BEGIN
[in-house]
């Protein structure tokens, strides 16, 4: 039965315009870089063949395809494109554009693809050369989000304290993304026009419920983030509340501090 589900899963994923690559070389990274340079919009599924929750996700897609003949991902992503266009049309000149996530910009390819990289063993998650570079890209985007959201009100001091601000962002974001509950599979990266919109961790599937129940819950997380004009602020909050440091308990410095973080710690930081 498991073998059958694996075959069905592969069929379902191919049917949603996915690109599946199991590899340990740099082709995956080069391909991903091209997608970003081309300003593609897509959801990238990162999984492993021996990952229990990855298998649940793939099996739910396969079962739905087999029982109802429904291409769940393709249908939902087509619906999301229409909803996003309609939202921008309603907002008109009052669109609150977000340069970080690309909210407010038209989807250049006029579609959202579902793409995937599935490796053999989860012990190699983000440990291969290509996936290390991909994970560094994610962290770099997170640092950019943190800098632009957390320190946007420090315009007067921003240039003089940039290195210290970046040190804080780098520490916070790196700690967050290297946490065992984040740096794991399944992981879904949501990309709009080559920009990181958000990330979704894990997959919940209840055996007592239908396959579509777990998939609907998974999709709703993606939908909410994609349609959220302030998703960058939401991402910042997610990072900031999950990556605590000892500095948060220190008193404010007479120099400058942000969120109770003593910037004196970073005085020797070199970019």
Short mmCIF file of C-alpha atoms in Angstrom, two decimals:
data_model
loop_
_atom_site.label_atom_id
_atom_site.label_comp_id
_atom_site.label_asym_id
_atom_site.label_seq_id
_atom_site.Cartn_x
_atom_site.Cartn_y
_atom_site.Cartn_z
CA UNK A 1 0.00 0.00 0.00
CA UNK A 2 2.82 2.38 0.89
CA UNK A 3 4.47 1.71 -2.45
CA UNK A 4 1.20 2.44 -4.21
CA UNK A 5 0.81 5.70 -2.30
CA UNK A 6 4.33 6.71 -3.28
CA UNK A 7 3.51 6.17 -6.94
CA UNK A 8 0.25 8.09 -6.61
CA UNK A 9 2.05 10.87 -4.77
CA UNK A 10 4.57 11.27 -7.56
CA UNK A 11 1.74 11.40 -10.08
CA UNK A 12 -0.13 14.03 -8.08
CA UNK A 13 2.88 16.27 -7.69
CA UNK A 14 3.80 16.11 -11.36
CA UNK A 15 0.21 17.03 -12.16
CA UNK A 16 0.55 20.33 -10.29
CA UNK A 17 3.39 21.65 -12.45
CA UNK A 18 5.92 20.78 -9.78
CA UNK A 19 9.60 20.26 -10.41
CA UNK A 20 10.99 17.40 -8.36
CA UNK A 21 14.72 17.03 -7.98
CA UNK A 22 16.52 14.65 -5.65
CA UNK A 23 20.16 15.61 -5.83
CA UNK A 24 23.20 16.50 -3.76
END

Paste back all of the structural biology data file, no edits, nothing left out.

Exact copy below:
[in-house]
């Protein structure tokens, strides 16, 4: 039965315009870089063949395809494109554009693809050369989000304290993304026009419920983030509340501090 589900899963994923690559070389990274340079919009599924929750996700897609003949991902992503266009049309000149996530910009390819990289063993998650570079890209985007959201009100001091601000962002974001509950599979990266919109961790599937129940819950997380004009602020909050440091308990410095973080710690930081 498991073998059958694996075959069905592969069929379902191919049917949603996915690109599946199991590899340990740099082709995956080069391909991903091209997608970003081309300003593609897509959801990238990162999984492993021996990952229990990855298998649940793939099996739910396969079962739905087999029982109802429904291409769940393709249908939902087509619906999301229409909803996003309609939202921008309603907002008109009052669109609150977000340069970080690309909210407010038209989807250049006029579609959202579902793409995937599935490796053999989860012990190699983000440990291969290509996936290390991909994970560094994610962290770099997170640092950019943190800098632009957390320190946007420090315009007067921003240039003089940039290195210290970046040190804080780098520490916070790196700690967050290297946490065992984040740096794991399944992981879904949501990309709009080559920009990181958000990330979704894990997959919940209840055996007592239908396959579509777990998939609907998974999709709703993606939908909410994609349609959220302030998703960058939401991402910042997610990072900031999950990556605590000892500095948060220190008193404010007479120099400058942000969120109770003593910037004196970073005085020797070199970019």
Short mmCIF file of C-alpha atoms in Angstrom, two decimals:
data_model
loop_
_atom_site.label_atom_id
_atom_site.label_comp_id
_atom_site.label_asym_id
_atom_site.label_seq_id
_atom_site.Cartn_x
_atom_site.Cartn_y
_atom_site.Cartn_z
CA UNK A 1 0.00 0.00 0.00
CA UNK A 2 2.82 2.38 0.89
CA UNK A 3 4.47 1.71 -2.45
CA UNK A 4 1.20 2.44 -4.21
CA UNK A 5 0.81 5.70 -2.30
CA UNK A 6 4.33 6.71 -3.28
CA UNK A 7 3.51 6.17 -6.94
CA UNK A 8 0.25 8.09 -6.61
CA UNK A 9 2.05 10.87 -4.77
CA UNK A 10 4.57 11.27 -7.56
CA UNK A 11 1.74 11.40 -10.08
CA UNK A 12 -0.13 14.03 -8.08
CA UNK A 13 2.88 16.27 -7.69
CA UNK A 14 3.80 16.11 -11.36
CA UNK A 15 0.21 17.03 -12.16
CA UNK A 16 0.55 20.33 -10.29
CA UNK A 17 3.39 21.65 -12.45
CA UNK A 18 5.92 20.78 -9.78
CA UNK A 19 9.60 20.26 -10.41
CA UNK A 20 10.99 17.40 -8.36
CA UNK A 21 14.72 17.03 -7.98
CA UNK A 22 16.52 14.65 -5.65
CA UNK A 23 20.16 15.61 -5.83
CA UNK A 24 23.20 16.50 -3.76